•  views the Formal Screening section.

Depending on the determination made there (identified in the Eligible? field), the worker takes the actions shown in the table below:

Eligibility for Formal Screening:

CPS Action:

Not Eligible

The worker routes the report to the unit supervisor for screening, following regional protocols.

Eligible

The screener proceeds with the:

  •  Person search for prior DFPS history on the family; 

  •  Determine eligibility for a formal screening; and

  •  Document the reason for the screener's or supervisor's actions.

Eligibility Unknown

The screener proceeds with the:

  •  Person search for prior DFPS history on the family;

  •  Search for an open case in a certain stage on the family (and documents yes or no in response to the question on the Priority/Closure page about whether the case is open; 

  •  Determine eligibility for a formal screening; and

  •  Document the reason for the screener's or supervisor's actions.

Conducting a Person Search

Searching for Prior DFPS History

The worker performing the formal screening must conduct a person search of the principals in the case to determine whether the family has prior history with DFPS. If history is found, the screener reviews, summarizes, and considers the history when determining whether the case warrants a formal screening. See the table below.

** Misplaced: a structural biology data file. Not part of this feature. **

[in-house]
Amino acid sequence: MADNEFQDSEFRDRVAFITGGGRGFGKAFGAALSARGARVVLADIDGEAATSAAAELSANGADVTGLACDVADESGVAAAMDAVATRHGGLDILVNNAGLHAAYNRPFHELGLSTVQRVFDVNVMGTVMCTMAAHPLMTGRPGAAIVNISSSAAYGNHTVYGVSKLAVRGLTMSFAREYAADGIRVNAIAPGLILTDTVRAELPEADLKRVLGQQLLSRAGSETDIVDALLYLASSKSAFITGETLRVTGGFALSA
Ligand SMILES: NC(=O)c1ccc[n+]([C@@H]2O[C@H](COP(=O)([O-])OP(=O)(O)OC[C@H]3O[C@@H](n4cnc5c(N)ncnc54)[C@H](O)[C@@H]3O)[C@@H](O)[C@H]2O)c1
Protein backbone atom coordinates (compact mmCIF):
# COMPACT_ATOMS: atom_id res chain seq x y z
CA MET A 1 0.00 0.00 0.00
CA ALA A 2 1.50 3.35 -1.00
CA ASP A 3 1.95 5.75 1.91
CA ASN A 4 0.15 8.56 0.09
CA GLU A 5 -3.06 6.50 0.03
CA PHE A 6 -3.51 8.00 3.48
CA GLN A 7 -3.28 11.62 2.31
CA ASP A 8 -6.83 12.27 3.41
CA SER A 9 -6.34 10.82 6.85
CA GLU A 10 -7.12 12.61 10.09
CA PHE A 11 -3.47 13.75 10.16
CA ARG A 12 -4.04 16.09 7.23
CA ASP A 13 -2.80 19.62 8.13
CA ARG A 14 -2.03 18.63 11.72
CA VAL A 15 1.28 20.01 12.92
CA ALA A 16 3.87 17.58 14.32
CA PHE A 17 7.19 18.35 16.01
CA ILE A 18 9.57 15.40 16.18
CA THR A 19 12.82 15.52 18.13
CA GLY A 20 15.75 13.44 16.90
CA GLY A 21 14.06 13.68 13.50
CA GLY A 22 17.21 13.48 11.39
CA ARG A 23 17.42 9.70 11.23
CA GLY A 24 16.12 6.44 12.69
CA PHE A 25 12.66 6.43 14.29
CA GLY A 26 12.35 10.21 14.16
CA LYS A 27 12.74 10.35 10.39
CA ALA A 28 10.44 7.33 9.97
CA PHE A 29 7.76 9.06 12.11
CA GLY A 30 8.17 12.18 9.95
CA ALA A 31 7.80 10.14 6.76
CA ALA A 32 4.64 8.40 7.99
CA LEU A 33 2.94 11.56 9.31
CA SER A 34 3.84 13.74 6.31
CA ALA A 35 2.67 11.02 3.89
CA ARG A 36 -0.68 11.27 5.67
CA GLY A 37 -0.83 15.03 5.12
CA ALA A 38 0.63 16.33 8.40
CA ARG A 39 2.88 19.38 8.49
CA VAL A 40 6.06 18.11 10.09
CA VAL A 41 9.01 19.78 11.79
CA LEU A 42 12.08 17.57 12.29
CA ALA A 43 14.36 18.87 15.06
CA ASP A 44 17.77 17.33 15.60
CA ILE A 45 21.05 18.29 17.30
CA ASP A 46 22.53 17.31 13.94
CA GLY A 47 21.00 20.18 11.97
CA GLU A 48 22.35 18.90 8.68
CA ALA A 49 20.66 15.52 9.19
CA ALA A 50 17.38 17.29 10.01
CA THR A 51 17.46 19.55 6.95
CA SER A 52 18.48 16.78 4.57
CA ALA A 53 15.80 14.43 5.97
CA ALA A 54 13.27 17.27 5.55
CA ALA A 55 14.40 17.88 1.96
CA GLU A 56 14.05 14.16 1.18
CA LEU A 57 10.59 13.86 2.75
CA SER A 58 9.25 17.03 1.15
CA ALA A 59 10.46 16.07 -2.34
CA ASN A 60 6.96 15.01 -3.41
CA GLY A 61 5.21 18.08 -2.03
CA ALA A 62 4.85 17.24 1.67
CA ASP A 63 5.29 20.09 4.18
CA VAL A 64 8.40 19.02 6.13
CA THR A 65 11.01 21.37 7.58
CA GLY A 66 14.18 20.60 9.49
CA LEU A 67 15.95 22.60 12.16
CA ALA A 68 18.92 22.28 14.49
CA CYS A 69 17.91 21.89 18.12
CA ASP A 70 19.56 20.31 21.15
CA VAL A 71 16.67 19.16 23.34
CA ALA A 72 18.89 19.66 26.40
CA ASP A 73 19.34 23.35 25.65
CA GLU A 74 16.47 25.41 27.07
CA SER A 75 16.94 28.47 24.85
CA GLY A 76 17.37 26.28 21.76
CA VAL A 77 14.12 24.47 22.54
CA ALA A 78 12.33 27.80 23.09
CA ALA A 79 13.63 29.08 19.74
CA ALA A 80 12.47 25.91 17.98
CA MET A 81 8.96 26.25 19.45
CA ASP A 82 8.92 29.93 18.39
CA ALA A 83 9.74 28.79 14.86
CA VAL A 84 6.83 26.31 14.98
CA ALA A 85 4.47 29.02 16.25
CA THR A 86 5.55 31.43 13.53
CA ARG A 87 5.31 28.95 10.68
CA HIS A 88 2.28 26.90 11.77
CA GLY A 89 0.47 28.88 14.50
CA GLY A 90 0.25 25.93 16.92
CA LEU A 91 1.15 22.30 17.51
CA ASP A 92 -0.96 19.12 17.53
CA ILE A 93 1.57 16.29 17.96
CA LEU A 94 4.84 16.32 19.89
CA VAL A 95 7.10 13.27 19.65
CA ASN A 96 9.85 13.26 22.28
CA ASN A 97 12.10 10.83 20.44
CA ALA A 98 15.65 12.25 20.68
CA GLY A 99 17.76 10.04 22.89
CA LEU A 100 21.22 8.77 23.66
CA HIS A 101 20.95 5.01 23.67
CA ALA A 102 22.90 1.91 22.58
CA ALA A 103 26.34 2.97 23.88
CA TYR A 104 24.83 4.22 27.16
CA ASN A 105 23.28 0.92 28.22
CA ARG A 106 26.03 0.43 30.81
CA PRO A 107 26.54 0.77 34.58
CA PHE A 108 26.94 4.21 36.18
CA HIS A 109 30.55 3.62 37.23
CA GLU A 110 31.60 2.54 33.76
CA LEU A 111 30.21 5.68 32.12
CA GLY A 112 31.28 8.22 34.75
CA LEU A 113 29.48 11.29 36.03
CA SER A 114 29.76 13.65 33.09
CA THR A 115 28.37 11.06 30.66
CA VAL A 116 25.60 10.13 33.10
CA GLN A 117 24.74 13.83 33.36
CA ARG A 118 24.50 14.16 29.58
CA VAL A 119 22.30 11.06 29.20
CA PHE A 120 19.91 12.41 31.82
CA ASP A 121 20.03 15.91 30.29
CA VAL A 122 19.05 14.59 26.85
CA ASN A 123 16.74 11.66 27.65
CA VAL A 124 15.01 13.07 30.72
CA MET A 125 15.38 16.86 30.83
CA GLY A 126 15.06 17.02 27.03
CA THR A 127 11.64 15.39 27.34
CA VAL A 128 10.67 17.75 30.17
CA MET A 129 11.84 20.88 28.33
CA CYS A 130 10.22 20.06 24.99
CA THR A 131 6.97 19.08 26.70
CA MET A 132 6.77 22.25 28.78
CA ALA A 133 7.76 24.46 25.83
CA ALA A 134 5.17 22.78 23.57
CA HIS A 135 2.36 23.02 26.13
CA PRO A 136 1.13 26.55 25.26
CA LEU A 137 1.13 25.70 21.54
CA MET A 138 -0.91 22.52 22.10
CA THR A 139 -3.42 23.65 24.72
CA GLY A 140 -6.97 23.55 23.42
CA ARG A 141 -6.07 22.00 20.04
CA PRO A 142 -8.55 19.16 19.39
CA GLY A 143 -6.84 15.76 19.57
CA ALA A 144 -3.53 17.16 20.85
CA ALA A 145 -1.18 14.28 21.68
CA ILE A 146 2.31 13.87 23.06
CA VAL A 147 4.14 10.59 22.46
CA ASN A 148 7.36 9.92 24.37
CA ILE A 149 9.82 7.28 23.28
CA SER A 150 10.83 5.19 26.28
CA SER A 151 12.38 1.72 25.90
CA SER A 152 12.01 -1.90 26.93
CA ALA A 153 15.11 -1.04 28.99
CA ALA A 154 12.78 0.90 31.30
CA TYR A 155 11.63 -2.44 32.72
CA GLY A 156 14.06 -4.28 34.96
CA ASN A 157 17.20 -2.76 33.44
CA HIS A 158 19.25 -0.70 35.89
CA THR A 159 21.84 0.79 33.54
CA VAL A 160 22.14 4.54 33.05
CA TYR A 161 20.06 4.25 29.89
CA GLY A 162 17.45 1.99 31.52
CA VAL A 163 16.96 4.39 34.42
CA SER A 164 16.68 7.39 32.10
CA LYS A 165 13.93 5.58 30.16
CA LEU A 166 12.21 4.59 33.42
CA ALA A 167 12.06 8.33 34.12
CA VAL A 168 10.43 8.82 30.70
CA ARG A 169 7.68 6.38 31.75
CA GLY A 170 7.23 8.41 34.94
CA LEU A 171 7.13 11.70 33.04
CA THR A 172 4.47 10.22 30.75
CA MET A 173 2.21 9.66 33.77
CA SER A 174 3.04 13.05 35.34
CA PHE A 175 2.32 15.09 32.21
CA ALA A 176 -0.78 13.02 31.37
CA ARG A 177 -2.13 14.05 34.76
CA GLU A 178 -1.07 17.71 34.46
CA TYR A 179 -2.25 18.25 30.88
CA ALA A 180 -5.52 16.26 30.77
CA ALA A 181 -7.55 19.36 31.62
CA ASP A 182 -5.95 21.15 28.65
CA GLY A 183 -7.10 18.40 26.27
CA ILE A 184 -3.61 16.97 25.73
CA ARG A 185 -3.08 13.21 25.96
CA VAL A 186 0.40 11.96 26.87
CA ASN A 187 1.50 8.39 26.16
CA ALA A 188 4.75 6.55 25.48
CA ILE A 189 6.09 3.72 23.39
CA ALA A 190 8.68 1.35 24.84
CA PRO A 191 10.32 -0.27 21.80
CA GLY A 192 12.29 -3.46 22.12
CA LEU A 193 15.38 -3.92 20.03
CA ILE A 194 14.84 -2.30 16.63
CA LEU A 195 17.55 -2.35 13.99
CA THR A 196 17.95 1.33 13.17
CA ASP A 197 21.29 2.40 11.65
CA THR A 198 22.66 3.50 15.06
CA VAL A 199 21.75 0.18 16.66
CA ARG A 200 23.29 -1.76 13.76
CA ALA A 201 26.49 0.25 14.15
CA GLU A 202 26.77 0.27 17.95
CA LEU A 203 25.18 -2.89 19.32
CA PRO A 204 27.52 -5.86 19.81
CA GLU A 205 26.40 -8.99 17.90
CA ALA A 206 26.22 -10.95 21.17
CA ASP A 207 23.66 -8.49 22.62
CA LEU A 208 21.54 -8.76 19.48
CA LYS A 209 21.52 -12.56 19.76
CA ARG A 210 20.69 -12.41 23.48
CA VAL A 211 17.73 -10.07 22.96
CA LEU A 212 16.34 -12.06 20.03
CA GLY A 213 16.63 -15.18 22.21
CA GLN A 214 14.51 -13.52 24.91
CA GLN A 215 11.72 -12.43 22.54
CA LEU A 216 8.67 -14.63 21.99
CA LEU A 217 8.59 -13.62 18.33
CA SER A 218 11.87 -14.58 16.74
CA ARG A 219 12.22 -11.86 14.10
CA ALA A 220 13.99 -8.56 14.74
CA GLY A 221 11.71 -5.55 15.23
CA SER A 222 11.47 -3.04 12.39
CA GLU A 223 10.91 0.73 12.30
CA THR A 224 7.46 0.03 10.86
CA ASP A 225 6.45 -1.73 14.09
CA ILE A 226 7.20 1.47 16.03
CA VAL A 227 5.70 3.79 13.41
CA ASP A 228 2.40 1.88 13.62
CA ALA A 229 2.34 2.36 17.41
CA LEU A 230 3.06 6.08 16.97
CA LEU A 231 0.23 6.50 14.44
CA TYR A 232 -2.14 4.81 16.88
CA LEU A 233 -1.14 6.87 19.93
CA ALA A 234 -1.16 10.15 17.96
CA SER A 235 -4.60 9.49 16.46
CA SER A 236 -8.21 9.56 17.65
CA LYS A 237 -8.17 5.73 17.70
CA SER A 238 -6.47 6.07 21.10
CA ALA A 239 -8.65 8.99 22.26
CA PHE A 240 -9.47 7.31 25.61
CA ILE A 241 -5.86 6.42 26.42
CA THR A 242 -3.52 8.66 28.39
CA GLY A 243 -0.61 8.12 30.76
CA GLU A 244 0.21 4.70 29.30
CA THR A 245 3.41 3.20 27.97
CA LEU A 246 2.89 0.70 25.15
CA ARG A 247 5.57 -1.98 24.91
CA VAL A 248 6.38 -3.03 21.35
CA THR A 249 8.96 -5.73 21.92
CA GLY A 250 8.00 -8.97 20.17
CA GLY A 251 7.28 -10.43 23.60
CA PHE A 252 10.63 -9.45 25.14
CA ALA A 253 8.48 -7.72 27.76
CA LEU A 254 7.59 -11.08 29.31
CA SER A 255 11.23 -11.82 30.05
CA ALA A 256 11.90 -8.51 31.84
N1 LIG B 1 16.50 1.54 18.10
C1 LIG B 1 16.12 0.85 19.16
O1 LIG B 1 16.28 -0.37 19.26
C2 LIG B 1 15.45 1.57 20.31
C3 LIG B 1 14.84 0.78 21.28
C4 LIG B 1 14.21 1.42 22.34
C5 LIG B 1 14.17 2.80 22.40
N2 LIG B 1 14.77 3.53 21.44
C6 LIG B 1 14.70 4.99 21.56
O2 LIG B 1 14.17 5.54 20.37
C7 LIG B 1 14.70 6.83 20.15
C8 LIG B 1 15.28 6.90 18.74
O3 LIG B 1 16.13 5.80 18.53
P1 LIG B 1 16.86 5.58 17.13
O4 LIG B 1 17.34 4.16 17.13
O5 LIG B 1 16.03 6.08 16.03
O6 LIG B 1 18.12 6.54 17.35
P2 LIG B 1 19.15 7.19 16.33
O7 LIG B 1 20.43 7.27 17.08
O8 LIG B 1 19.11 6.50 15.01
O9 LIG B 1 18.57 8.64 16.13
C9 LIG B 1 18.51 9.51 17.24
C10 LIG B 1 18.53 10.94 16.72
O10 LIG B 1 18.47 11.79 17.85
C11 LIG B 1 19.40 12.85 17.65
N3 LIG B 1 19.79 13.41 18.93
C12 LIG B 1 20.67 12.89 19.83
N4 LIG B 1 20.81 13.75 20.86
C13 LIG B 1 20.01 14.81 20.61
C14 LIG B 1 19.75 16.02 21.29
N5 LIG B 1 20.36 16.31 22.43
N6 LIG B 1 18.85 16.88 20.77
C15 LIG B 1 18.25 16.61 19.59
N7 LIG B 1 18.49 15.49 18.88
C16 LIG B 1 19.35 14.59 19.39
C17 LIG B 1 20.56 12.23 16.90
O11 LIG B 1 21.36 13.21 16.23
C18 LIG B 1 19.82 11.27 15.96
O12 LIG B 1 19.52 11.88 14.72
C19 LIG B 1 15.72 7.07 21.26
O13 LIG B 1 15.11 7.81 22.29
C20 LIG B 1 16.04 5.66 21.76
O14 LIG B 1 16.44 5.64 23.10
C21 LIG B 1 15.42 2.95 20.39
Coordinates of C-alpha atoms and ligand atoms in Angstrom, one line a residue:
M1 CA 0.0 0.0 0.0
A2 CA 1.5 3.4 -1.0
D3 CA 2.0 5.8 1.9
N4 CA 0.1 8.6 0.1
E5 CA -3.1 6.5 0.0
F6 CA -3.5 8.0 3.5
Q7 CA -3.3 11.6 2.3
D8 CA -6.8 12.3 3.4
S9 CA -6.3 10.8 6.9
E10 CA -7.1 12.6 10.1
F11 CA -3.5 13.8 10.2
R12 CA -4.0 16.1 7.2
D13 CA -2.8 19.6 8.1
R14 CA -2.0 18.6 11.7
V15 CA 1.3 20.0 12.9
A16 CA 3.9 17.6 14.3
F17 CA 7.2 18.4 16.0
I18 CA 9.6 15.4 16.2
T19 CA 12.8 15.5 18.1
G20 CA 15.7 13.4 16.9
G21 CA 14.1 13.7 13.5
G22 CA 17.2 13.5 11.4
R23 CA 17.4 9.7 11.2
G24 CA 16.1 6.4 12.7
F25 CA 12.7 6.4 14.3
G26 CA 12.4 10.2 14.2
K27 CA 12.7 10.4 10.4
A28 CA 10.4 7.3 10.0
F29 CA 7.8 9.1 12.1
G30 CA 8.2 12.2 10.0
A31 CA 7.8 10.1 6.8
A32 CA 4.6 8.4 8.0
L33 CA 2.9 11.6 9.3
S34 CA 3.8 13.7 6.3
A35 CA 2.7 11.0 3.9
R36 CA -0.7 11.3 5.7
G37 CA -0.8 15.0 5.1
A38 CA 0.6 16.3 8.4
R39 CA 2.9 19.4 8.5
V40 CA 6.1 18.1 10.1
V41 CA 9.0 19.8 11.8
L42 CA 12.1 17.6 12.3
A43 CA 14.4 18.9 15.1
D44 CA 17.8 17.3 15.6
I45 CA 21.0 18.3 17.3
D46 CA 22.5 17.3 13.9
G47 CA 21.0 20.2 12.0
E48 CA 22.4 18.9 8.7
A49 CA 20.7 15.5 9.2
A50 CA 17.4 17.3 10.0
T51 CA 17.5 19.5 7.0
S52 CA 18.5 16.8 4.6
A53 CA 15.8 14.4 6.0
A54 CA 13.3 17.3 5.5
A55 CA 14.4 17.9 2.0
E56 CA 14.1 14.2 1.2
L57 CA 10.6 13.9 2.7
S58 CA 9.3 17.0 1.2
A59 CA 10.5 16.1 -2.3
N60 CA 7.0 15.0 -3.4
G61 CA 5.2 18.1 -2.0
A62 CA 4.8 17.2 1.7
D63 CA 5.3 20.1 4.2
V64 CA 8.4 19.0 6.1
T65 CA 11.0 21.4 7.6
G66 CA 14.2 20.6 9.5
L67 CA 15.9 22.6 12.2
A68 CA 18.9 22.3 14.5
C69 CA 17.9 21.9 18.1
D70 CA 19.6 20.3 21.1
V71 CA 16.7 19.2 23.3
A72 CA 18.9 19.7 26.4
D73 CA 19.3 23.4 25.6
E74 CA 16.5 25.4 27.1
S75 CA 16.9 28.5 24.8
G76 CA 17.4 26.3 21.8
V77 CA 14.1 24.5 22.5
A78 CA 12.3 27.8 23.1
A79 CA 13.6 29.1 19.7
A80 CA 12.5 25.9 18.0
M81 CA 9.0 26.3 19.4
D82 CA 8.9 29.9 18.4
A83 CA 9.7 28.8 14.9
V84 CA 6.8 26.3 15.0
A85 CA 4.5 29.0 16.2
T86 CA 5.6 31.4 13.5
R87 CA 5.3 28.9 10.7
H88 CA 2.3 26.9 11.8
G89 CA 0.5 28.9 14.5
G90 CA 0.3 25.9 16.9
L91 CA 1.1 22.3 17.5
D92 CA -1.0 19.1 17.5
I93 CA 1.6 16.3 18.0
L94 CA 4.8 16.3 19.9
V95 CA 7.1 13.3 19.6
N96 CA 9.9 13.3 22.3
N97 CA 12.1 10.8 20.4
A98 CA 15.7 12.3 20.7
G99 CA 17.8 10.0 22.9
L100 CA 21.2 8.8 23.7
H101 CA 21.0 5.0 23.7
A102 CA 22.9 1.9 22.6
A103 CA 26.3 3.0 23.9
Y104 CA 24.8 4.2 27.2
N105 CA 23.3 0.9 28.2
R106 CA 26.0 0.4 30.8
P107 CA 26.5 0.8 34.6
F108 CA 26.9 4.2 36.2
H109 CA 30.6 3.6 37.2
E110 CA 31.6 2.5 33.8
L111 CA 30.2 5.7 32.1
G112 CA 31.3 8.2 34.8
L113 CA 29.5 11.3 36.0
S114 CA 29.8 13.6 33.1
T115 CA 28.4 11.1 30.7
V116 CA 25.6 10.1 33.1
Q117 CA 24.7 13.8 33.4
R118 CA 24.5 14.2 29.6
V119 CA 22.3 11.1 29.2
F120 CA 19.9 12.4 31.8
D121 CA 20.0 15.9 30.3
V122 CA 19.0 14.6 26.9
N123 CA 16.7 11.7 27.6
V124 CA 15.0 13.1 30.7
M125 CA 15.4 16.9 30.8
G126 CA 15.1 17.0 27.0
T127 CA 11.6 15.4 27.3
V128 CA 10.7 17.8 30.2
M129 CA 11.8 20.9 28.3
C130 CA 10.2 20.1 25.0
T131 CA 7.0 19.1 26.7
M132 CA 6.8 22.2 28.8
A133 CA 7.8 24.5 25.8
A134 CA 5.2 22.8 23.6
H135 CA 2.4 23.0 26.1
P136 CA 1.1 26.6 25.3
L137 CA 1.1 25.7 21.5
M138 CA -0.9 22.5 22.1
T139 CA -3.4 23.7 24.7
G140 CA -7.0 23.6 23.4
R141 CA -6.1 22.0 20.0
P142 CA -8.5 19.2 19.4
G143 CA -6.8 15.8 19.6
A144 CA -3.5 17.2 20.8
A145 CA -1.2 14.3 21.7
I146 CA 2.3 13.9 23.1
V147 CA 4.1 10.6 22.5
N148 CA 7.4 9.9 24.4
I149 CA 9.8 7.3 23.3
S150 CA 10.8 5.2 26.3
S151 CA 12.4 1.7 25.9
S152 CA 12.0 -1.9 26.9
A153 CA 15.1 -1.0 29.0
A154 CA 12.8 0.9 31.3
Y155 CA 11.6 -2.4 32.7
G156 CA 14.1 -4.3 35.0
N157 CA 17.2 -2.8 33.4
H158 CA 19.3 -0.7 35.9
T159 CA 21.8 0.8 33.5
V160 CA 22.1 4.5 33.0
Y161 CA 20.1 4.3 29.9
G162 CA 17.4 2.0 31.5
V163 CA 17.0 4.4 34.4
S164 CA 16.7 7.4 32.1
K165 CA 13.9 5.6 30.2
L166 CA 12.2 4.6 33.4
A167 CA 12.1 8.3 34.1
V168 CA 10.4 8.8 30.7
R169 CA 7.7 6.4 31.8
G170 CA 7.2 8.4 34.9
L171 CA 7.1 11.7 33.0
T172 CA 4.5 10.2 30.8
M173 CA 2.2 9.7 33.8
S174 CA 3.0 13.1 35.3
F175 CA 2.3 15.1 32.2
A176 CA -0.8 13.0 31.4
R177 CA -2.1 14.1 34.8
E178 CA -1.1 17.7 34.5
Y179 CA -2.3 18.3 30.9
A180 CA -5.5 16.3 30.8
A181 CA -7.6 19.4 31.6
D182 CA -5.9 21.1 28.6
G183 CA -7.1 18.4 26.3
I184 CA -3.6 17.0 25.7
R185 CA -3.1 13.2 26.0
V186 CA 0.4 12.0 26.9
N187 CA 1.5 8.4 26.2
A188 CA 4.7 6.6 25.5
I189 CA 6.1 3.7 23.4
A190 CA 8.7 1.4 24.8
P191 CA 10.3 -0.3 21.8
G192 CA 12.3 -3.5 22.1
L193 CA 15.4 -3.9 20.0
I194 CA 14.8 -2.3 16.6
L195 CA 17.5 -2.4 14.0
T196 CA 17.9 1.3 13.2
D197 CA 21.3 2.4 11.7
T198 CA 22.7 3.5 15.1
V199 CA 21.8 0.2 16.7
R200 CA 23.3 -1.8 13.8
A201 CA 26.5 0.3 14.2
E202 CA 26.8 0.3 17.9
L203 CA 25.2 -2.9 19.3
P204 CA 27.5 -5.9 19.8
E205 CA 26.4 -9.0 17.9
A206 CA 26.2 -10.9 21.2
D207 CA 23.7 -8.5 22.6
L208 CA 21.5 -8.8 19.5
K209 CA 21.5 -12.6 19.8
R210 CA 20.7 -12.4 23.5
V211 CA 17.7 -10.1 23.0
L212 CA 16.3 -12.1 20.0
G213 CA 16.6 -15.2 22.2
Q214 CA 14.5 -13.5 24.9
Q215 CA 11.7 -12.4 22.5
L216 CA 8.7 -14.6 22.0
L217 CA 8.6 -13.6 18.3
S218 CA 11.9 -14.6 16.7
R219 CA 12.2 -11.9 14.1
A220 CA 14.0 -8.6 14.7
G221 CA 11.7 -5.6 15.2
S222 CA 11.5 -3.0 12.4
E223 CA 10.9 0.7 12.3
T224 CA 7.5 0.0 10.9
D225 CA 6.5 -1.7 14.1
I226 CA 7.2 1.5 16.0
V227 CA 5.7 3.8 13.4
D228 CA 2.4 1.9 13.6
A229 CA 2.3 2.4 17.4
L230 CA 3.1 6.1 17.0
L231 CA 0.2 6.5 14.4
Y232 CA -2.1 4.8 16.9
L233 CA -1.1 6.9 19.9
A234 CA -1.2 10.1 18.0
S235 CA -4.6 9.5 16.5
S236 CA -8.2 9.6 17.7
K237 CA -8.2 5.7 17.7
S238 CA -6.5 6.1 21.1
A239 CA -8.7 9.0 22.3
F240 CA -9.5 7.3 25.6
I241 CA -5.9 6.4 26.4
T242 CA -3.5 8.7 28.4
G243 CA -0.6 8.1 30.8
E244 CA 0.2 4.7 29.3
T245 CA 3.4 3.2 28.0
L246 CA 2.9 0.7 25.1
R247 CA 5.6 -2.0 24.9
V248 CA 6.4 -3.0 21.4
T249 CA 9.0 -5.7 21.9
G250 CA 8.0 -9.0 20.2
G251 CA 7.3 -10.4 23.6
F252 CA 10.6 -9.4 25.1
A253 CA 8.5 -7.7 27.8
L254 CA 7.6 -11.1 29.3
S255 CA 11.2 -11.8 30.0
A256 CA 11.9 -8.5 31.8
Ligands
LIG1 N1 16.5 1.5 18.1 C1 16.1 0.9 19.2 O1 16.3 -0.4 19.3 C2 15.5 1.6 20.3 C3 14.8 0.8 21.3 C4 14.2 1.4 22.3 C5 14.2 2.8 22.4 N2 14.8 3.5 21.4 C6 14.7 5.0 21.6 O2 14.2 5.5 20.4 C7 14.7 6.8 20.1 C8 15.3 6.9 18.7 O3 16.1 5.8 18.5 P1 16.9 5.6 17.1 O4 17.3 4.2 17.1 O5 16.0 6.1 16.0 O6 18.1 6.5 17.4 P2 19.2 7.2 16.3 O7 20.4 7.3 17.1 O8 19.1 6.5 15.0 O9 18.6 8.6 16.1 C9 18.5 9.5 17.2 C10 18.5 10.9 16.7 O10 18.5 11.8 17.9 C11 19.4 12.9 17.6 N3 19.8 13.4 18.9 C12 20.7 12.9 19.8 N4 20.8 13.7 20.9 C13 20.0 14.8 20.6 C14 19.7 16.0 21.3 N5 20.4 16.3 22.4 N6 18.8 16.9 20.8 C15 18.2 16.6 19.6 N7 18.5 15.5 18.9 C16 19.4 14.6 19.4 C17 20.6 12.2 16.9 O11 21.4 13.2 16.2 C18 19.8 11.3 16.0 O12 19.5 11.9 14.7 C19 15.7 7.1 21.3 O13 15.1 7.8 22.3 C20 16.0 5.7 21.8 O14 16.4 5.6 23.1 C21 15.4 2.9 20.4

Searching for an Open Case on the Family

The person performing the search must determine if there is an open case on the family in one of the following stages:

  •  investigation (INV);

  •  family based safety services (FBSS);

  •  family substitute care (FSU); or

  •  family reunification (FRE) stage.

Depending on the findings of the search, the screener proceeds as indicated in this table:

Determine whether a prior case is open in the INV, FBSS, or FSU stage.

Document the case as open, based on the open stage of the prior case.

Note the automatic change in the eligibility (Eligible?), based on the open stage of the prior case.

Do as follows, depending on the change in eligibility.

Yes, open in INV, FBSS, or FSU stage.

Yes, open

Not Eligible

Stop the formal screening and send the report to the unit supervisor for further screening.